UK security and police officials last night resumed sharing information with their US counterparts after classified information regarding the Manchester attack was leaked to The New York Times.
The government said yesterday morning that it would suspend information sharing with US agencies due to the leaks.
Prime minister Theresa May also confronted US president Donald Trump about the leaks when she met him at yesterday’s Nato meetings.
Trump vowed to “get to the bottom” of the leaks.
Relationships at risk
The New York Times published images of the remnants of the backpack used by the attacker, evidence of shrapnel and a possible detonator, along with a layout of where those killed by the blast were hit.
British security officials have reacted with no small amount of anger, with one official telling the Financial Times that the leaks were putting lives at risk.
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The images appearing in the New York Times are not the only leaks either, as US media have been receiving steady information over the last few days about the bomber’s name, the body count and the method of detonation all long before such information had been officially confirmed by British authorities.
With British police chiefs saying that their investigations are being “undermined” by the leaks, the confidence of terror victims and the UK’s relationship with US security agencies are being put at risk.
“We greatly value the important relationships we have with our trusted intelligence, law enforcement and security partners around the world,” a National Counter Terrorism Policing spokesperson said last night.
Those relationships enable us to collaborate and share privileged and sensitive information that allows us to defeat terrorism and protect the public at home and abroad. When that trust is breached it undermines those relationships and undermines our investigations and the confidence of victims, witnesses, and their families. This damage is even greater when it involves unauthorised disclosure of potential evidence in the middle of a major counter-terror investigation.
A leaky ship
Official complaints have been levied towards US officials, with Greater Manchester Mayor Andy Burnham complaining to the US ambassador of the arrogance and disrespect of such action and supposedly being assured that the leaks would stop.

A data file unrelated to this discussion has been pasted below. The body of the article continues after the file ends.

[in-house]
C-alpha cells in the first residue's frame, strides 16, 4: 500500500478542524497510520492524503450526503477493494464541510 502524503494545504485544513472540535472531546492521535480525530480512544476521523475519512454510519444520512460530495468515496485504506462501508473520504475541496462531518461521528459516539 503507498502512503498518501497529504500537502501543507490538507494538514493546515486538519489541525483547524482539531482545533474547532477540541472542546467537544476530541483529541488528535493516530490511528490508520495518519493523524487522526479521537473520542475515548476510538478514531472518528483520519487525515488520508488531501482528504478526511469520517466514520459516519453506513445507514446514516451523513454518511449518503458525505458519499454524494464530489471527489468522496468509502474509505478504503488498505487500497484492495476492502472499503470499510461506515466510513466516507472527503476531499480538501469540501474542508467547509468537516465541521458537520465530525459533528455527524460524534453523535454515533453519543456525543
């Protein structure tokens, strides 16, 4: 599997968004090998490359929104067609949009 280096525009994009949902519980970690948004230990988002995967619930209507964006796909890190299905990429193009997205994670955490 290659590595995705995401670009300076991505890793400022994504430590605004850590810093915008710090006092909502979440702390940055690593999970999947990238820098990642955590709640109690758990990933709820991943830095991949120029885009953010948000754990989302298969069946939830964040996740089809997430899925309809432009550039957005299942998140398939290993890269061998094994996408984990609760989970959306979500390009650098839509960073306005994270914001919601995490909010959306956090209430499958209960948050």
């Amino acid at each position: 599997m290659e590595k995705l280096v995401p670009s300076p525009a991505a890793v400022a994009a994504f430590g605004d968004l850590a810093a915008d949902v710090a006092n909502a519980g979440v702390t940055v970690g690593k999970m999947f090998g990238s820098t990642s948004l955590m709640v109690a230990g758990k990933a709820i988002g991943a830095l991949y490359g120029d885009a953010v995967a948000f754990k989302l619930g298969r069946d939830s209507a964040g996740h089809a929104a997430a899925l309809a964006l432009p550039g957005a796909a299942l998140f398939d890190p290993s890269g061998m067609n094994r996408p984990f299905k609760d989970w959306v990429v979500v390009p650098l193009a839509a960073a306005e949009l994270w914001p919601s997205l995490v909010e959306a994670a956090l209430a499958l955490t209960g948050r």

Home secretary Amber Rudd had made similar complaints in public, insisting to her US counterparts that the leaks had to stop.
“The British police have been very clear that they want to control the flow of information in order to protect the operational integrity, the element of surprise, so it is irritating if it gets released from other sources, and I have been very clear with our friends that that should not happen again,” she said.
While leaks from the US intelligence communities have been more prominent of late, and received with a certain positivity given their use against Donald Trump, the sharing of Manchester information shows the potential danger of celebrating a leaky intelligence service and the frustrations it can cause for leaders.
It also casts further light on, in particular, the US media’s habit for broadcasting information without necessarily taking into consideration the full context and consequences around it.
With prime minister May having her chance to confront president Trump with the leaks at the Nato meetings later today, it is possible that any further such leaks will be clamped down on.
The refusal to share any more information is more likely to serve as a measure to put stop to this however, particularly given the failures across the pond so far to shut down disclosure of information damaging to the president.